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How Things Work

Cos I'm the Taxman.
Yeah, I'm the Taxman
And you're working for no-one but me
The Beatles
It's time to come out from the shadows. Citizens: pay your taxes. a document from the 17th century calling for equality

These are phrases that the average man on the street in the UK never hears, for although he dislikes the taxman as much as his Russian counterpart, tax is a more or less accepted, and more importantly, an automated way of life.

A truly vast amount of the government's money is earned from income tax, and if people in Britain all avoided paying tax then there would be no road, no hospitals, no police and no country!

How it works:

There are three main taxes that affect people in Britain. Income tax is when the government takes a proportion (usually 20%) of your pay, before your boss actually pays it to you. It is his responsibility to work out the amount of tax and deduct it from your pay packet and give it to the government.

Income tax in Britain is progressive. That means that the more you earn the bigger the slice of cake taken by the government. If you are a well-paid worker, for example a doctor or solicitor, then you can expect to lose forty percent of your salary to the taxman. To many people it seems unfair that the most successful members of society should pay more in tax than others, but in reality it's quite a different matter. Because a lawyer or businessman can earn a very large income (say, one hundred thousand pounds a year), then after the amount of tax he or she pays is deducted they will still have a very large amount of disposable income to spend on the good things in life. Compare this state of affairs to a poor nurse who earns about ten thousand pounds a year. Despite this small amount a nurse still has to pay the basic rate of tax (the so called minimum), which is twenty percent. This leaves, well you can work it out for yourself, and it is no wonder that there is a chronic shortage of nursing staff in Britain's hospitals!

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The second main tax is VAT, which stands for Value Added Tax. This tax is levied on most goods and services such as clothes, CDs, cars, etc. This tax affects everyone in the same way, as we all have to buy clothes to wear, fuel for heating and electricity to light our homes.

A third tax, but just as important as the others is Excise Duty. This is a special tax on tobacco, alcohol and oil. Even if the price for these goods goes up the demand doesn't change much as people consider them essential for their lives, and so the government can raise a lot of money quickly by raising the excise duty on cigarettes, beer and wine, and most importantly petrol.

It was this last tax - on petrol that led to Britain being brought to a standstill by angry farmers and lorry drivers in the autumn of 2000. Because of high oil prices these groups, who depend on transport for their jobs found it difficult to make ends meet and demanded that the government reduce the tax on petrol. When this failed to happen they blockaded oil refineries and petrol stations. For more than two weeks it was impossible to buy petrol. People couldn't get to work, shops couldn't keep supplied, hospitals and schools found it difficult to stay open. Eventually a settlement was reached and the blockade was lifted. The episode showed how dependant we all are on petrol supplies and how close civilisation is to the brink of chaos.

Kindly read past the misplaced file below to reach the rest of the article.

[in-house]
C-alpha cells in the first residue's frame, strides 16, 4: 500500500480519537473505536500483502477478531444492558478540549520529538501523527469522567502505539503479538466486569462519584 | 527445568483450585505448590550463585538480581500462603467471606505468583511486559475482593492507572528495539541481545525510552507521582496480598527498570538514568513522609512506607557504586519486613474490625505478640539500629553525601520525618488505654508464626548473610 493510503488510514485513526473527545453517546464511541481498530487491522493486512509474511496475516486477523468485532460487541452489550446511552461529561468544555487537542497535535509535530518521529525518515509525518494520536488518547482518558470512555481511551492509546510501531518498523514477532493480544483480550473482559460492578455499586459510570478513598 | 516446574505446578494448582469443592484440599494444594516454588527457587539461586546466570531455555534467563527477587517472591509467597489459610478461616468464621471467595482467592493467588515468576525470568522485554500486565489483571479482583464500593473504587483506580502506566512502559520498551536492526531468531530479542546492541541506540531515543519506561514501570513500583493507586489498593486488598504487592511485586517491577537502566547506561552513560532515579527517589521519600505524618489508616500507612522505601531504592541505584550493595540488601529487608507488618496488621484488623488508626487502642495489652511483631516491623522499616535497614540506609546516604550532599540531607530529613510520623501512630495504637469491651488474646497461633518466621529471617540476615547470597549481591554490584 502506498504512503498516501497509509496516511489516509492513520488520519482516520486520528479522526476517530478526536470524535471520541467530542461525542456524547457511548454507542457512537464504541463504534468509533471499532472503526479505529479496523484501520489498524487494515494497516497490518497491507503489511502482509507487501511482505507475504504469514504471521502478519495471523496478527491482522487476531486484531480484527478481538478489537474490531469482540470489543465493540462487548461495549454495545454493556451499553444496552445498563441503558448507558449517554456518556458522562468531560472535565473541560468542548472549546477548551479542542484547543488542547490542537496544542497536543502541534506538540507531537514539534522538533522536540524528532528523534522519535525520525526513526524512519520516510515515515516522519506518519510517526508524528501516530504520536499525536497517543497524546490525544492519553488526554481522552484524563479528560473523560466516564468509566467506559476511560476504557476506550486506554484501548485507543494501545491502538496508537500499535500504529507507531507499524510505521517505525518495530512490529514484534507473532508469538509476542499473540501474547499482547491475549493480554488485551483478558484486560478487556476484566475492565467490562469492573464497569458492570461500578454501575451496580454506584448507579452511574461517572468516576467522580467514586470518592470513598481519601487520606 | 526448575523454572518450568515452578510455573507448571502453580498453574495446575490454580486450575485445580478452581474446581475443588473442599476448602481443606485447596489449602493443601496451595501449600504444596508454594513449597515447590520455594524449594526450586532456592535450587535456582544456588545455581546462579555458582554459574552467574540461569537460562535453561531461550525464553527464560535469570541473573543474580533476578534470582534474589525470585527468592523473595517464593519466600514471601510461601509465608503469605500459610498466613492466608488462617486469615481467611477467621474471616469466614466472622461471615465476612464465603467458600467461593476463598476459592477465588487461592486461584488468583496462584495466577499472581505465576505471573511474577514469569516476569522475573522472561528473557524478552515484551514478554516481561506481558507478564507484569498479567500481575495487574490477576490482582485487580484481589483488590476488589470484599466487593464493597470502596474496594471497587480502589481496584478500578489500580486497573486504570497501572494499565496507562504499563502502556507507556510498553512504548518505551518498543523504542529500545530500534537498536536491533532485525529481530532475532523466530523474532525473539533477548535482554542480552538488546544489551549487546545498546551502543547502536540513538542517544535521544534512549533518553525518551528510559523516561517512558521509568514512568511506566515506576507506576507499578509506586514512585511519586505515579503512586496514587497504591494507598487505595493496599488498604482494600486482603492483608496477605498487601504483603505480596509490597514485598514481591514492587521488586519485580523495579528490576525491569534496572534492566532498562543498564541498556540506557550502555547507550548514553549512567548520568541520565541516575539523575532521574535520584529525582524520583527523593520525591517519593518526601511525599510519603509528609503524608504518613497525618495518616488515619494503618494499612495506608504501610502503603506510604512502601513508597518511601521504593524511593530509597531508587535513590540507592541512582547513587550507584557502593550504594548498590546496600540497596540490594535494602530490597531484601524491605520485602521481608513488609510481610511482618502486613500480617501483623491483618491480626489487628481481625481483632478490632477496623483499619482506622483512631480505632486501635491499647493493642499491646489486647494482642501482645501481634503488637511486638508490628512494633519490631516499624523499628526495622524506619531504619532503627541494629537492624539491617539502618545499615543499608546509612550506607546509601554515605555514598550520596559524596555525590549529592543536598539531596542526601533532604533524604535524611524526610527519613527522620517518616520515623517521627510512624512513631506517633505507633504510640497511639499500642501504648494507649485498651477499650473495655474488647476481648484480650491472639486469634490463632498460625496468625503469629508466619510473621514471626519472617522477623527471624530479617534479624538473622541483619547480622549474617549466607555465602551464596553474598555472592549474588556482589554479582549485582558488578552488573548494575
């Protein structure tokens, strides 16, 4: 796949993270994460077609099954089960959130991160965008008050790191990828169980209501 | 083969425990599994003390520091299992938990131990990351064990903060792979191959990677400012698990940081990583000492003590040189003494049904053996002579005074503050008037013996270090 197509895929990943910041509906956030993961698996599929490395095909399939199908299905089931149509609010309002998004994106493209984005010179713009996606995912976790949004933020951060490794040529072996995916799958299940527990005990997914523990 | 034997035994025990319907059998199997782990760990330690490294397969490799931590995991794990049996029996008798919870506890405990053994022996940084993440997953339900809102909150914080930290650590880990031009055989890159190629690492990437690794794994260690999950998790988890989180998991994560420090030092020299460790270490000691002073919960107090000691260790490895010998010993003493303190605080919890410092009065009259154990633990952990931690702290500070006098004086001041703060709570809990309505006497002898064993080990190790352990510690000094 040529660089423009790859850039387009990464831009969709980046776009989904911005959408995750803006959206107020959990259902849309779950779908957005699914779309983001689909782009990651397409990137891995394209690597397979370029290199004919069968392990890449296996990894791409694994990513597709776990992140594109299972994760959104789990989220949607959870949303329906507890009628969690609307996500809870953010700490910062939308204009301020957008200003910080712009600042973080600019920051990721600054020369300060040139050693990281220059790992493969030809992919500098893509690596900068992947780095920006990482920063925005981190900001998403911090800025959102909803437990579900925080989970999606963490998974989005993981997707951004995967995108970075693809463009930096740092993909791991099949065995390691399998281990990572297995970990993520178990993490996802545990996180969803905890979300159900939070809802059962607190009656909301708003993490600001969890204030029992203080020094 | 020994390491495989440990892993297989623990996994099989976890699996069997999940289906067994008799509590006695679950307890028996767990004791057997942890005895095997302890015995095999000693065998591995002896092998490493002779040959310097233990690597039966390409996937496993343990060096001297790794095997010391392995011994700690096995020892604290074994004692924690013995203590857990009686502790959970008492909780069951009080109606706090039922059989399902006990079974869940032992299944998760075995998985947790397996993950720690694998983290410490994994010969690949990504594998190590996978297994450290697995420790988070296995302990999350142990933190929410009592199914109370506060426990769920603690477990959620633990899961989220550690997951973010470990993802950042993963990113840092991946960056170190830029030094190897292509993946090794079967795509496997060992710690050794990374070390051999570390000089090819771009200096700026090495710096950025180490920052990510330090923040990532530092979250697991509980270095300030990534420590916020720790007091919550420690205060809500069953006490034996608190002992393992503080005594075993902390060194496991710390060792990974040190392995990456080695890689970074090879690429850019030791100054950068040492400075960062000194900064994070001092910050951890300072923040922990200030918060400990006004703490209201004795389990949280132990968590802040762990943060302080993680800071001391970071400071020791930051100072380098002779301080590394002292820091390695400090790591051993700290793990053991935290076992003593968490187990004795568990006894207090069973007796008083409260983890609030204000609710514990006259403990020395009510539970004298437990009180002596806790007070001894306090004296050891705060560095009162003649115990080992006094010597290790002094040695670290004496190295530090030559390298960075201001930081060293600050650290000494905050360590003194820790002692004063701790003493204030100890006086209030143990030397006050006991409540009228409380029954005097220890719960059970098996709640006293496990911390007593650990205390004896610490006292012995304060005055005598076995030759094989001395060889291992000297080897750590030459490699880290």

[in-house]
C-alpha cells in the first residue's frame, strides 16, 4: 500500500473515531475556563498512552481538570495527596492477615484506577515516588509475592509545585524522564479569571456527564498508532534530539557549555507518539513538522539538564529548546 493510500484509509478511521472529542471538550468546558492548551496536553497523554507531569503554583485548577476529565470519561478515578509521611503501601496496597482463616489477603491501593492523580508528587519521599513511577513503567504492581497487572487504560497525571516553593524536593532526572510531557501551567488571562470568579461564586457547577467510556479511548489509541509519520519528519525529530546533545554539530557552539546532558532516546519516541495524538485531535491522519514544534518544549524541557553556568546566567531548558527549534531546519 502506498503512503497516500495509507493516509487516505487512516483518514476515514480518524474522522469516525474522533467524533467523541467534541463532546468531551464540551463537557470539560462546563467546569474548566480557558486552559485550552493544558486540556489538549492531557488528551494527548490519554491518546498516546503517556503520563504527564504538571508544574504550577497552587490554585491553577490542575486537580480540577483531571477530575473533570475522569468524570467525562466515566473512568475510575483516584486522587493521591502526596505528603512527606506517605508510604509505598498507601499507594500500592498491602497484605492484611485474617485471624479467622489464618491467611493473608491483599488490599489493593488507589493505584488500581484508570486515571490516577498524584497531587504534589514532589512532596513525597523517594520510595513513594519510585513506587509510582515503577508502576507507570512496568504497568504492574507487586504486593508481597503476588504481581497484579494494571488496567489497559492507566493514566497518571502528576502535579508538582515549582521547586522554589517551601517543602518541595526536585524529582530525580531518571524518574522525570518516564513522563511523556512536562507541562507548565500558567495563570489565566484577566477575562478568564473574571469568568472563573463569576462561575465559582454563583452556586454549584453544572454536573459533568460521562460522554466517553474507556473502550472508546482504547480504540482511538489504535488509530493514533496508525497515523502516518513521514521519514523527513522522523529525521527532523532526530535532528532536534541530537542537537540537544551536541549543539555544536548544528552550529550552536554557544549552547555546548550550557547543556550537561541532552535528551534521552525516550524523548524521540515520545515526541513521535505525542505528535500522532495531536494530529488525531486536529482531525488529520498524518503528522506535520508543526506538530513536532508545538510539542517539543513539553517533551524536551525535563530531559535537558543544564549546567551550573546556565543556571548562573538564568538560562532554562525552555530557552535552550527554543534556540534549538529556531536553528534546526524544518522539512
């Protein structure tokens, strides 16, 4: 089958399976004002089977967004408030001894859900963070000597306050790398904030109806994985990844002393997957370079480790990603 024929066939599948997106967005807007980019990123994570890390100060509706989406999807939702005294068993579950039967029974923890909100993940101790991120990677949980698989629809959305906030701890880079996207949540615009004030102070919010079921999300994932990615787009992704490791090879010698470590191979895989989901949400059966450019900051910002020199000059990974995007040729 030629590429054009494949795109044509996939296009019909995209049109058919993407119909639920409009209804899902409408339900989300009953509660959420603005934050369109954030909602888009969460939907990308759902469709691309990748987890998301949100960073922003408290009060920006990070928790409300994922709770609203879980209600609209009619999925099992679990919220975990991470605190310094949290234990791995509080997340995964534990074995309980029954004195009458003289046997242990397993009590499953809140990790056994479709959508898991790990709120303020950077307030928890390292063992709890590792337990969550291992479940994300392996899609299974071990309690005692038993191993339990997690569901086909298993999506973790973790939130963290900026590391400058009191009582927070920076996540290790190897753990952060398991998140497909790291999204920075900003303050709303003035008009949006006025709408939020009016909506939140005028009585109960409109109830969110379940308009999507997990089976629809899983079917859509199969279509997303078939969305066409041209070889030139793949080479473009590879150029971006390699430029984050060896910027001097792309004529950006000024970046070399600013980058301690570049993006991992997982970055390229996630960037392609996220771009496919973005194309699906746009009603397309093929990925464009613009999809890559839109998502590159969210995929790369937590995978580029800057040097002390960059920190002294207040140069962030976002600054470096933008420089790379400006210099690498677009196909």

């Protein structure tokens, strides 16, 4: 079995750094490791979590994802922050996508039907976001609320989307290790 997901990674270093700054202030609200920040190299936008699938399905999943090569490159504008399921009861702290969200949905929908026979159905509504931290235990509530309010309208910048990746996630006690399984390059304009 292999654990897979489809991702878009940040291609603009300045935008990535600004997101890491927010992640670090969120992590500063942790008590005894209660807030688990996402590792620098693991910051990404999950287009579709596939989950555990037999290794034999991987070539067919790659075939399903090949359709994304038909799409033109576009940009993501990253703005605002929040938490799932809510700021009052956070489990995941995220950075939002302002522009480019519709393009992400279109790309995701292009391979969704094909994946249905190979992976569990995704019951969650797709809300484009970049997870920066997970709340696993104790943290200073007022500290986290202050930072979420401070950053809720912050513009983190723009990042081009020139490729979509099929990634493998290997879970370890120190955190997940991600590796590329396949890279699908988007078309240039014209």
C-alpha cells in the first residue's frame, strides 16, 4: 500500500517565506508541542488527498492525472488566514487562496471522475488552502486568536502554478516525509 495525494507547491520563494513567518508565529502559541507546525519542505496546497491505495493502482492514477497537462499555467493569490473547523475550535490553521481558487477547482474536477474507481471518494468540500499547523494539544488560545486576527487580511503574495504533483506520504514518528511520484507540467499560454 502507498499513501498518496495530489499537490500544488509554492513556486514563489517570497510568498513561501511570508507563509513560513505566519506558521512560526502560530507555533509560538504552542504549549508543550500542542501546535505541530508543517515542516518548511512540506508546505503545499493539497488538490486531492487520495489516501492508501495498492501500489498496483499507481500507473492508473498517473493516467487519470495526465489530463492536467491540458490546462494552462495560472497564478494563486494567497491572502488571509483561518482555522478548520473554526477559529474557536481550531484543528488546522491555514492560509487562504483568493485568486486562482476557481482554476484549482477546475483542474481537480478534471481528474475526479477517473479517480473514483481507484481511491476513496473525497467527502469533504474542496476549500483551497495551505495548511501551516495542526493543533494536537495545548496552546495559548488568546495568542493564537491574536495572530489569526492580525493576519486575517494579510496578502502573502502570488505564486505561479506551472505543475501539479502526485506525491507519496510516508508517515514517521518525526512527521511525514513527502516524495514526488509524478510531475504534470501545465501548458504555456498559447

a picture from the time of the civil war (1600s)

Another tricky time for the government was in the late 1980s when they attempted to bring in an individual tax on every person living in the UK. This was the infamous Poll Tax and predictably people all over the UK rioted and refused to pay. This was really a repeat of history when the King raised a similar tax in the fourteenth century. Obviously the rulers of Britain had not learnt by their mistakes.

The story behind the Beatles' song at the beginning of this article is an interesting one. In the 1960s Britain had very high income tax. The richest people: rock stars, the aristocracy, stockbrokers etc, were taxed at 95%. This made the Beatles very angry and they wrote a song about it. Now the maximum taxation, even for the super-rich is 40% of income. Do you think this is the right level? What about poor people like teachers and nurses who have to pay 20% tax, even if they earn hundreds of thousands of pounds less than financial experts and film stars? Or do rich people deserve their money and should not have to pay as much tax as the Beatles did in the 1960s? But the most important question is: how will we continue to pay for schools and hospitals, roads and policemen if no-one wants to pay tax? If the richest people don't contribute to the government's wallet, how can services be provided for the poor and needy?

In Britain these questions have yet to be answered.

© Jeremy Moor

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